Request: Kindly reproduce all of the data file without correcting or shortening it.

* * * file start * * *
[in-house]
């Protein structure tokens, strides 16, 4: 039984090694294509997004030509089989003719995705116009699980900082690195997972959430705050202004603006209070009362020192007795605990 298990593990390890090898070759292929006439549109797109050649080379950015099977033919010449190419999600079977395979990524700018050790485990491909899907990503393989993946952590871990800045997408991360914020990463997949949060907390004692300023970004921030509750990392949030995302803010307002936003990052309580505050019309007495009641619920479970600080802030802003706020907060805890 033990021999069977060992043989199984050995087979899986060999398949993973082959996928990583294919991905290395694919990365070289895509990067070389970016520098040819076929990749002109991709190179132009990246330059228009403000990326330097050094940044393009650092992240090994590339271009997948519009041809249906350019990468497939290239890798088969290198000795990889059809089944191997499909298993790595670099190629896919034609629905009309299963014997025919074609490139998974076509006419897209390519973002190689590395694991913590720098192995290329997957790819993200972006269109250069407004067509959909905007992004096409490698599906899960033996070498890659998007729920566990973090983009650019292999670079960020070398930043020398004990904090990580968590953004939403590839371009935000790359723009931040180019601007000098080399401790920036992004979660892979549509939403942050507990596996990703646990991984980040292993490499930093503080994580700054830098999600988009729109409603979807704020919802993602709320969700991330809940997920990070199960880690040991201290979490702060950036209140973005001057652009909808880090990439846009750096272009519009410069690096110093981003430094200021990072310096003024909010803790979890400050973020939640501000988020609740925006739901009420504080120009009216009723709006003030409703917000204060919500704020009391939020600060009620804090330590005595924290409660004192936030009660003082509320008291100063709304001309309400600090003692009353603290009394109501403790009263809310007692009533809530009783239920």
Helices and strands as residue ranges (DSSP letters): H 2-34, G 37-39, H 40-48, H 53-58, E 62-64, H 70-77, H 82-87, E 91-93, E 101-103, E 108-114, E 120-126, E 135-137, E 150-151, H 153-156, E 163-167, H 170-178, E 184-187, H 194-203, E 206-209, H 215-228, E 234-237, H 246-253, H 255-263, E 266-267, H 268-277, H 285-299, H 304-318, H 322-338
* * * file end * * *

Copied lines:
[in-house]
């Protein structure tokens, strides 16, 4: 039984090694294509997004030509089989003719995705116009699980900082690195997972959430705050202004603006209070009362020192007795605990 298990593990390890090898070759292929006439549109797109050649080379950015099977033919010449190419999600079977395979990524700018050790485990491909899907990503393989993946952590871990800045997408991360914020990463997949949060907390004692300023970004921030509750990392949030995302803010307002936003990052309580505050019309007495009641619920479970600080802030802003706020907060805890 033990021999069977060992043989199984050995087979899986060999398949993973082959996928990583294919991905290395694919990365070289895509990067070389970016520098040819076929990749002109991709190179132009990246330059228009403000990326330097050094940044393009650092992240090994590339271009997948519009041809249906350019990468497939290239890798088969290198000795990889059809089944191997499909298993790595670099190629896919034609629905009309299963014997025919074609490139998974076509006419897209390519973002190689590395694991913590720098192995290329997957790819993200972006269109250069407004067509959909905007992004096409490698599906899960033996070498890659998007729920566990973090983009650019292999670079960020070398930043020398004990904090990580968590953004939403590839371009935000790359723009931040180019601007000098080399401790920036992004979660892979549509939403942050507990596996990703646990991984980040292993490499930093503080994580700054830098999600988009729109409603979807704020919802993602709320969700991330809940997920990070199960880690040991201290979490702060950036209140973005001057652009909808880090990439846009750096272009519009410069690096110093981003430094200021990072310096003024909010803790979890400050973020939640501000988020609740925006739901009420504080120009009216009723709006003030409703917000204060919500704020009391939020600060009620804090330590005595924290409660004192936030009660003082509320008291100063709304001309309400600090003692009353603290009394109501403790009263809310007692009533809530009783239920």
Helices and strands as residue ranges (DSSP letters): H 2-34, G 37-39, H 40-48, H 53-58, E 62-64, H 70-77, H 82-87, E 91-93, E 101-103, E 108-114, E 120-126, E 135-137, E 150-151, H 153-156, E 163-167, H 170-178, E 184-187, H 194-203, E 206-209, H 215-228, E 234-237, H 246-253, H 255-263, E 266-267, H 268-277, H 285-299, H 304-318, H 322-338